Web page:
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Sooraj Subramaniam, World of Books

The World of Books

Dancer Sooraj Subramaniam bemoans how 'adult life' and social media distract him from the total immersion of a good book.

I state the obvious: books draw you into their own worlds, enveloping you so densely in their secrets that you forget mealtimes and forestall even sleep. They’re also springboards from which you may leap into the sky, soar over cliffs or dive into the oceans, traversing postcodes and climates and galaxies. 

You may dance across their pages, trotting or gliding or skipping quickly to the end. Or it might be a slow read, allowing you to meander and get lost only to end up again where you began. Some are difficult, jealous and punishing books, cruel and cutting, leaving you withered. Then there are the devastating kind, leaving you pining for weeks afterwards for the characters you fell in love with or worlds you wished you’d grown up in. The effervescent ones, bursting and glowing with joy, leave you wondering how you’d managed so far without their knowledge and insight. 

But I’ll admit: it’s been years since I’ve read ‘voraciously’. I’ve been largely distracted by, well, life. Adulthood, rather. And while I yearn to be better read, I’m yet to find the urgency to do so regularly. I’m ashamed to admit that most of the ‘reading’ I now do comprises whatever drawls through news-feeds on social media sites. It’s depressing- their content, as well as my inability to extricate myself from them.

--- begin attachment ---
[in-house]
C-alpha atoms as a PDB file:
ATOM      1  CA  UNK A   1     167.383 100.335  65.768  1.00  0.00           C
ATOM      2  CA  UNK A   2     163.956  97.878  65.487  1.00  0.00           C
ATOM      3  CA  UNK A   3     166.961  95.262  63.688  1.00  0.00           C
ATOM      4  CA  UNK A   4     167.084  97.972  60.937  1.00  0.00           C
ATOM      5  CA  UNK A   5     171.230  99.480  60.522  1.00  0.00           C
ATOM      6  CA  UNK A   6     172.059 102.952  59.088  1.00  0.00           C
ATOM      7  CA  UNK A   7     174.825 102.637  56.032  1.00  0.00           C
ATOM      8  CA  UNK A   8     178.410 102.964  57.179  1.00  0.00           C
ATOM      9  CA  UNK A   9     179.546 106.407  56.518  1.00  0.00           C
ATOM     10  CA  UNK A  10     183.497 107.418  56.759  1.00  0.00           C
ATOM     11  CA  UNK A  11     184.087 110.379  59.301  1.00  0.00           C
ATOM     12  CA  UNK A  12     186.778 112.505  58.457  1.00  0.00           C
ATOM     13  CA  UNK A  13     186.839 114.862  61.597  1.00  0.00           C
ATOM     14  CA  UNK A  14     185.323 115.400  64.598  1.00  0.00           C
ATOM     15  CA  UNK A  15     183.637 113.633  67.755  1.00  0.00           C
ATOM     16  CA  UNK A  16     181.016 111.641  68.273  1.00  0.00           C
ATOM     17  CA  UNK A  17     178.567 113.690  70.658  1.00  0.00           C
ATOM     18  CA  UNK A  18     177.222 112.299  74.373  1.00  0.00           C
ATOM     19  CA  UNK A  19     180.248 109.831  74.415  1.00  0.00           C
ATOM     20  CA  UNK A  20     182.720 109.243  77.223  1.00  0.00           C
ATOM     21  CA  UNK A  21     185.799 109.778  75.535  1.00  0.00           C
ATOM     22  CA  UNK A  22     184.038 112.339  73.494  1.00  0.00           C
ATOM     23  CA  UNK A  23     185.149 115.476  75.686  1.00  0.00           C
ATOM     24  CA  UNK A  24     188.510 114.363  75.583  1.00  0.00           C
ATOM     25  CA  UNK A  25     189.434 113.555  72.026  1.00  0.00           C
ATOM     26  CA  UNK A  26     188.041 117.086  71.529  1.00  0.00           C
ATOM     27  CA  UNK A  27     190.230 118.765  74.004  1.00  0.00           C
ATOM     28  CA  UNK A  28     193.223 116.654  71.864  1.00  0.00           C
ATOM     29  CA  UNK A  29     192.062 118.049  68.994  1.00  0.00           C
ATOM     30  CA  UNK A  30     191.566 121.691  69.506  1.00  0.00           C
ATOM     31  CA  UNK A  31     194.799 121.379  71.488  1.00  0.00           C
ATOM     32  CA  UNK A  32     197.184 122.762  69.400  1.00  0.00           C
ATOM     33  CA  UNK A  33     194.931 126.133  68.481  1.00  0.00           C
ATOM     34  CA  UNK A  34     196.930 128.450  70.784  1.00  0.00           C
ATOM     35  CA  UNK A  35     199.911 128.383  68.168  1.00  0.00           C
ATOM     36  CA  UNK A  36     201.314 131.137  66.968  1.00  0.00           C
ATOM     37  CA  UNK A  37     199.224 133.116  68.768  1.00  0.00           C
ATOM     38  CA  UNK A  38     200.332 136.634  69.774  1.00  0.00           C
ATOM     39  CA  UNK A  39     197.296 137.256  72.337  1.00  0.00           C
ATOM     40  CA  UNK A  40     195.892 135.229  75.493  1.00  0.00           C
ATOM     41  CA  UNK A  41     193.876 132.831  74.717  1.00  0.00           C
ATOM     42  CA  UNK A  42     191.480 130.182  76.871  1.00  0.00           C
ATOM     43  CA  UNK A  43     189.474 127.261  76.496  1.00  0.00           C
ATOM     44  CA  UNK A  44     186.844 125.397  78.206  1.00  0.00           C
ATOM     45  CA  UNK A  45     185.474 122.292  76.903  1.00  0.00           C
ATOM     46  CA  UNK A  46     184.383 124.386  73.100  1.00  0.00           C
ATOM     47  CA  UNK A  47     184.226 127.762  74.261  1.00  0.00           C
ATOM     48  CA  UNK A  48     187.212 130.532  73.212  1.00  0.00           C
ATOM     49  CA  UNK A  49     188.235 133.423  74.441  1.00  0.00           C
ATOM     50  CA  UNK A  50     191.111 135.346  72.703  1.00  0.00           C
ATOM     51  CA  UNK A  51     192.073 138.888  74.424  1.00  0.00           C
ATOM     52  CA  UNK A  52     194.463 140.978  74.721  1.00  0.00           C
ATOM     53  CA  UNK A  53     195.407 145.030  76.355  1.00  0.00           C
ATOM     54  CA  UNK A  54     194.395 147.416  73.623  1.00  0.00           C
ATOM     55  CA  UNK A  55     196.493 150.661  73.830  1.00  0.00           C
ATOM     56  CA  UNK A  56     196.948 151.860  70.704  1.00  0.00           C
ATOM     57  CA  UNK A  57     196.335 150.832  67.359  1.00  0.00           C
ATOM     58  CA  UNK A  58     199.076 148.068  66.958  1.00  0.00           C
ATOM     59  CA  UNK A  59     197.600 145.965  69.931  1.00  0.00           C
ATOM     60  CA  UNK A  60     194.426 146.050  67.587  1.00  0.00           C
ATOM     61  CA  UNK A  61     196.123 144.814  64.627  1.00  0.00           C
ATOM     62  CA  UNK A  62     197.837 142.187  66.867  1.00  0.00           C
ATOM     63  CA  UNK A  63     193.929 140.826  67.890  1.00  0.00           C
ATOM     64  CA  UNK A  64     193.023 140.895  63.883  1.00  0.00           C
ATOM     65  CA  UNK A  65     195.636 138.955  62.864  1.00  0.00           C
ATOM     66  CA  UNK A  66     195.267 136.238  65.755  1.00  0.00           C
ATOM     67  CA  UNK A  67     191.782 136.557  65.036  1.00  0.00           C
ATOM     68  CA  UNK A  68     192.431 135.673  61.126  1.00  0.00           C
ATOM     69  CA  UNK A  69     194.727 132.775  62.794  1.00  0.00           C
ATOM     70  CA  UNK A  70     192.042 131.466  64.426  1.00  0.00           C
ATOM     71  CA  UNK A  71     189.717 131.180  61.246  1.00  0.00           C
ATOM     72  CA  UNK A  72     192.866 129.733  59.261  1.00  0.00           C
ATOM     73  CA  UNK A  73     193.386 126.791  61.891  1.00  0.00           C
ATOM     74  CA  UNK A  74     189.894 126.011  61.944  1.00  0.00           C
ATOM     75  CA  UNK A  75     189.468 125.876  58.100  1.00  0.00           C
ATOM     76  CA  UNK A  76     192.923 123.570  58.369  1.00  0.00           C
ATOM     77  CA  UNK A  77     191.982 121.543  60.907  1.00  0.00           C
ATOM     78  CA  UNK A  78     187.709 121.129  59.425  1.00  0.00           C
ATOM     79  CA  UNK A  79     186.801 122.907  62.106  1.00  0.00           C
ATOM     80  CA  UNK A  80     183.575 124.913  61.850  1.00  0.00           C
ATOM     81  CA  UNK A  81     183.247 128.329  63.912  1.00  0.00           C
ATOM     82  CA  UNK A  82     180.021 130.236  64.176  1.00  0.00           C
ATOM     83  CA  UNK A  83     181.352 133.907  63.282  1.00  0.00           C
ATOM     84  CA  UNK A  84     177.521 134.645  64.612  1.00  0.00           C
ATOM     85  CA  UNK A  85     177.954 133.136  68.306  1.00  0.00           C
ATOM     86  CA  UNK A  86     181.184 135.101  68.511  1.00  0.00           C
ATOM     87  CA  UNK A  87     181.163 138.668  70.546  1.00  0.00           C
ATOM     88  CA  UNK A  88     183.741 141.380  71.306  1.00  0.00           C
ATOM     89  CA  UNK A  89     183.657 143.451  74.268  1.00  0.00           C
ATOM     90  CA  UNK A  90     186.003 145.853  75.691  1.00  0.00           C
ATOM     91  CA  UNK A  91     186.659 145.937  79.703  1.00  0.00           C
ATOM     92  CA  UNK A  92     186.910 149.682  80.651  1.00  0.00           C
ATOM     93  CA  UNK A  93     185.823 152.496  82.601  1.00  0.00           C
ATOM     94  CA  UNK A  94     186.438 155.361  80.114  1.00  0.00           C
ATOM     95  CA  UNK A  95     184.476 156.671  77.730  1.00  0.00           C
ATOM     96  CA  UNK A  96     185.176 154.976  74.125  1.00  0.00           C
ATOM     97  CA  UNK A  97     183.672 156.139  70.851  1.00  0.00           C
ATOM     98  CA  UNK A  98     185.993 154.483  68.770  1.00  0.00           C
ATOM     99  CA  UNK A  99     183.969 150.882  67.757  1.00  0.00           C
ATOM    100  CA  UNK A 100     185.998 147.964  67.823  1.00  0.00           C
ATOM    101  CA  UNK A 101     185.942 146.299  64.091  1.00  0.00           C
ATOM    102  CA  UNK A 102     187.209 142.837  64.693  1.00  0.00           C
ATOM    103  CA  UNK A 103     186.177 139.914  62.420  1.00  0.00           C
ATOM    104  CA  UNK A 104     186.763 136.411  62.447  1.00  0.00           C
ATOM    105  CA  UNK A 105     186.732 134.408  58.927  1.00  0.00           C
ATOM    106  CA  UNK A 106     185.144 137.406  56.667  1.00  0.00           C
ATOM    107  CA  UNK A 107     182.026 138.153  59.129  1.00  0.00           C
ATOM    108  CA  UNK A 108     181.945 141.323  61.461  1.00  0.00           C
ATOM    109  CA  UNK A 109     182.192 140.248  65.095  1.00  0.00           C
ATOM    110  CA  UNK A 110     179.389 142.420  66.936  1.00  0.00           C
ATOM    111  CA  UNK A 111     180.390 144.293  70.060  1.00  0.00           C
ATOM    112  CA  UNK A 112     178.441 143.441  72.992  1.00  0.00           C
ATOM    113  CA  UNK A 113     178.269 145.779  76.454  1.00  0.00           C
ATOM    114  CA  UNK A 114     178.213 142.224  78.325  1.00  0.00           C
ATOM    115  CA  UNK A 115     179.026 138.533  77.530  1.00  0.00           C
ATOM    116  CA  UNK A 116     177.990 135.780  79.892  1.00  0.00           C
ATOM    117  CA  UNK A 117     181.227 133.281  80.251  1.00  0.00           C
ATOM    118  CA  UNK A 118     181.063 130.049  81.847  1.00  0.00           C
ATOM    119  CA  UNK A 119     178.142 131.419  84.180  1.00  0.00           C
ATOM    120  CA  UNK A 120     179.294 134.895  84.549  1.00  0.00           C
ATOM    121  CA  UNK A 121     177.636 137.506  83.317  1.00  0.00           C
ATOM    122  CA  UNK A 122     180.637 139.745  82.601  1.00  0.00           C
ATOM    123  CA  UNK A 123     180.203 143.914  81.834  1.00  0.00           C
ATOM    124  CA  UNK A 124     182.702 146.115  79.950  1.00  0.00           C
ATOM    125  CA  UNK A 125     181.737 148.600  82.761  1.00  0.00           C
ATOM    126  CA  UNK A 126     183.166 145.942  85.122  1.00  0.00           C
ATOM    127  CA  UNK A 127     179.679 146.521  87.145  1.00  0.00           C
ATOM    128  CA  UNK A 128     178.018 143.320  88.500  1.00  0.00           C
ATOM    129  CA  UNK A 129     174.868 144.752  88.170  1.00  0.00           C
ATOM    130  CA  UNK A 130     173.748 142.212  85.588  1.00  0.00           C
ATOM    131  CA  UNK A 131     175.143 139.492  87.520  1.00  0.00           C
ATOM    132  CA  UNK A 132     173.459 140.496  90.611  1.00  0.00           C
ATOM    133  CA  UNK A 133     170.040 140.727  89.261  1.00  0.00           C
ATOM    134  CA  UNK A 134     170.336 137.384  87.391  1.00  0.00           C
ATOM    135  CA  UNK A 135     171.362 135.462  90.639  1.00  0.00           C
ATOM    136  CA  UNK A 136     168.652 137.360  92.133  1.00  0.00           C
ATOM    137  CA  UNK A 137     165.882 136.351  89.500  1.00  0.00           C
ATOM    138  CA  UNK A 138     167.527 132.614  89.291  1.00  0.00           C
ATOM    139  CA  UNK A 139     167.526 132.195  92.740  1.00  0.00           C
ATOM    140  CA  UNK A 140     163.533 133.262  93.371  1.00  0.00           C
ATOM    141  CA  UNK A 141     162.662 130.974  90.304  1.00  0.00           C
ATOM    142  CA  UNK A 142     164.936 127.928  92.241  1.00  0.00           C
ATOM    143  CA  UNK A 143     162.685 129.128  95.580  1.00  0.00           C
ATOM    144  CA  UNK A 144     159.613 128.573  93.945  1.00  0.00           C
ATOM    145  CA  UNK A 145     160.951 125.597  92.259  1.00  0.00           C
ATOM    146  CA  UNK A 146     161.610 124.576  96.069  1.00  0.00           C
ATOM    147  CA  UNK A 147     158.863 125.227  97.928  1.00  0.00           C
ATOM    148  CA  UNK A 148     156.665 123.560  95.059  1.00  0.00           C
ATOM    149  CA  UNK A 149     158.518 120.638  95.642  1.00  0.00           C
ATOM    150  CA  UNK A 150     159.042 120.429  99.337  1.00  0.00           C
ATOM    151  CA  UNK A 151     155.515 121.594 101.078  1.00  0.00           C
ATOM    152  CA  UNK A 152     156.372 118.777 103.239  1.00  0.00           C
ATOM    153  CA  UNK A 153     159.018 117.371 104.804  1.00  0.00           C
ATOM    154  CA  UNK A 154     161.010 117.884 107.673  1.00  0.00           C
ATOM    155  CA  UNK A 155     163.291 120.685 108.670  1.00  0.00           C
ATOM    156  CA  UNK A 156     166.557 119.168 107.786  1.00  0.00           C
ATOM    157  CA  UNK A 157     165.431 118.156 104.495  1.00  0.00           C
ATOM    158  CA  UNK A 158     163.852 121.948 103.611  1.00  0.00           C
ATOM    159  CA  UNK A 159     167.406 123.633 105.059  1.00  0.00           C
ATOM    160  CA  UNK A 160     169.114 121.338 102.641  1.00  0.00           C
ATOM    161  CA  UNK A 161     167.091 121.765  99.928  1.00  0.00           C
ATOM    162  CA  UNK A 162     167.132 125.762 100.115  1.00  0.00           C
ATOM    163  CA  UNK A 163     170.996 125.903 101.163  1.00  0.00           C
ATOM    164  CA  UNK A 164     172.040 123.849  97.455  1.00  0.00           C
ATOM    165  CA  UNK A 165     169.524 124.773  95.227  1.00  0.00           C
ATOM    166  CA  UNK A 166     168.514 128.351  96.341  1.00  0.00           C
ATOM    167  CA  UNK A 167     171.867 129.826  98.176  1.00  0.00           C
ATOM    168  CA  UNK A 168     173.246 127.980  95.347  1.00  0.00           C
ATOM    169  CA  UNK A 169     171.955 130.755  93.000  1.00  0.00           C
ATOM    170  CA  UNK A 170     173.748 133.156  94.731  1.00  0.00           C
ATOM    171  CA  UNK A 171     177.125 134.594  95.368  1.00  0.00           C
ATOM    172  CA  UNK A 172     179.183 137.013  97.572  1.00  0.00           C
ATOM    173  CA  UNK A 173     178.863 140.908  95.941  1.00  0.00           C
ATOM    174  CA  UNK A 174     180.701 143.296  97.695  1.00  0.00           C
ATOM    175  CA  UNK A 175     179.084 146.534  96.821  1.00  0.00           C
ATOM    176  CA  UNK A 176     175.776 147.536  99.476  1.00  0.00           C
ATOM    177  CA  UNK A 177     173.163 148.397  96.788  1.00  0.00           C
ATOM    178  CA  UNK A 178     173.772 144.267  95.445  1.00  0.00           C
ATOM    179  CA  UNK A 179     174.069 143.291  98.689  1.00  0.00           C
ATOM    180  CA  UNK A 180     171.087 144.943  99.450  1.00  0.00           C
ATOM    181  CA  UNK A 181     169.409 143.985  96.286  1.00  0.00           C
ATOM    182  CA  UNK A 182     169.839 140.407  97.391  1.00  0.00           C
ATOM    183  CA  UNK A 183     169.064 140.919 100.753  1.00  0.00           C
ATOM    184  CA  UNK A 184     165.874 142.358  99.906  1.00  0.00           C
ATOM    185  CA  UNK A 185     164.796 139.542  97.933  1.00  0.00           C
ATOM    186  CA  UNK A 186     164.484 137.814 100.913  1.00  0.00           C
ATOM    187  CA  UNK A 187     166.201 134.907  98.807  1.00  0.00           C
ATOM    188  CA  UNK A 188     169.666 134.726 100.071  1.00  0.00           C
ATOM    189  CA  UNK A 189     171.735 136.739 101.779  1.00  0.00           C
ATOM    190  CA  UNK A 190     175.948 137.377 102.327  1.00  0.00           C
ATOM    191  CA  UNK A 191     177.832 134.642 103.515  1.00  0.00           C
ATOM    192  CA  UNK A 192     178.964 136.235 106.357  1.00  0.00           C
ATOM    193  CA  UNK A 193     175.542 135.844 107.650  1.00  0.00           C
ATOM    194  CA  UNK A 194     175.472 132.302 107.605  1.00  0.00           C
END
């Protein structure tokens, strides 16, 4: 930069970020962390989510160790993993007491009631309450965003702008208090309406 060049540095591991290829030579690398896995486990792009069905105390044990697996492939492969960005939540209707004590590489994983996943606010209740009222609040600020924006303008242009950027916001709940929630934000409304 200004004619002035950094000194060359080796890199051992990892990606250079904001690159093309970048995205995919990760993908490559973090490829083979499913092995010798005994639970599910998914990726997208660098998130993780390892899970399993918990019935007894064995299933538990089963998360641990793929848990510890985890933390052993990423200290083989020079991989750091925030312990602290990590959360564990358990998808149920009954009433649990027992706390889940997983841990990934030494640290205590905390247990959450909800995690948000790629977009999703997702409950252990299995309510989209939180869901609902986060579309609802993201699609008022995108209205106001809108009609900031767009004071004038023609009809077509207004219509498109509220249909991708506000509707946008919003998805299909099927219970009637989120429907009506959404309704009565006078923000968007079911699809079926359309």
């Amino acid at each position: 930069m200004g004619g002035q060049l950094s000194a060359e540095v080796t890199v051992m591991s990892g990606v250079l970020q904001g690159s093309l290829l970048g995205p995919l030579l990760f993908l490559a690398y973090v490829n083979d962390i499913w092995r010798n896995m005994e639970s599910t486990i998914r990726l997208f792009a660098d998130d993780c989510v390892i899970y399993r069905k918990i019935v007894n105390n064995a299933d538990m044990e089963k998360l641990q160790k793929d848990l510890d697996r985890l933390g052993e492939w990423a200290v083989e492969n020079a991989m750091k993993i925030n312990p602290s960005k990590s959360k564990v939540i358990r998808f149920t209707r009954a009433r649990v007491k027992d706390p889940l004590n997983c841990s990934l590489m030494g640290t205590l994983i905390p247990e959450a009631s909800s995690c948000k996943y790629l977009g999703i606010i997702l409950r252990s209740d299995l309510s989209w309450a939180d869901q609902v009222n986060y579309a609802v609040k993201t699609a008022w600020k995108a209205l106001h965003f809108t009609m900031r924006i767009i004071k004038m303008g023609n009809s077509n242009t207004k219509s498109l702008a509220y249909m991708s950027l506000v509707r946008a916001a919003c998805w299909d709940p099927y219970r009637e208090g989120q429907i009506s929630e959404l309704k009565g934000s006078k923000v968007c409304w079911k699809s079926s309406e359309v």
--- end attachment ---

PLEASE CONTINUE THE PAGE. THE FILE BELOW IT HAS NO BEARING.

There are a precious few books that have been in my life for a long time. Some I was separated from for the longest time—they hibernated patiently, in boxes left in spare rooms or garages, whilst I trekked across the world to have my heart broken.

Living in the diaspora, I grew up on the works of Enid Blyton, Roald Dahl and Amar Chitra Katha. At the brink of adolescence I read Alex Haley’s Roots, and came to know such things about humans I didn’t think possible. Agatha Christie’s mysteries had me tussling with ‘big’ words and Englishness. Arundhati Roy’s The God of Small Things I read at a time when I was struggling with the idea of independence. William Golding’s Lord of the Flies left me in a lurch, as did George Orwell’s 1984 and Animal Farm. Over the last decade I’ve been infatuated with the works of Neil Gaiman, Amitav Ghosh, Khaled Hosseni and Vikram Seth. And of course, I wouldn’t escape the magic cast over the world by J. K. Rowling.

I hold many such books in fondness, and revisit moments when they had my emotions piqued. I remember the colours on covers, particular passages, or perhaps where they accompanied me. Like old friends, I commit them to the duty of prevailing in my keep, till-death-us-do-part business.

But there are always new and interesting books, and only finite space on bookshelves. Why then do I still find the need to possess actual books? As an aside, I’ve resisted getting an e-reader for the following reasons: they don’t smell like actual books; I can’t feel the pages rustle; I’d rather be pained to read in half-light than succumb to the easy comfort of an even glow. For now I relegate the e-reader to some future chapter.

Still, more books sit new and untouched than the ones I’ve actually read. Is it material greed? Is it to sate the obsession to arrange things? Is it to display to my houseguests how cultivated and cultured I am? I battle such consternations as should I shear myself of this need to buy, to own outright the books I want to read? will I regret giving away some books? how many trees could I alone possibly save if I stopped buying books?

I wonder then, if I am able to see transience for what it is, and bid these merry acquaintances a life of long adventure beyond the bookshelves in my home. What a dreary, listless life, to be collecting dust in the home of nobody, when they could be free, free to spread wings and take someone else on a flight of wonder and imagination.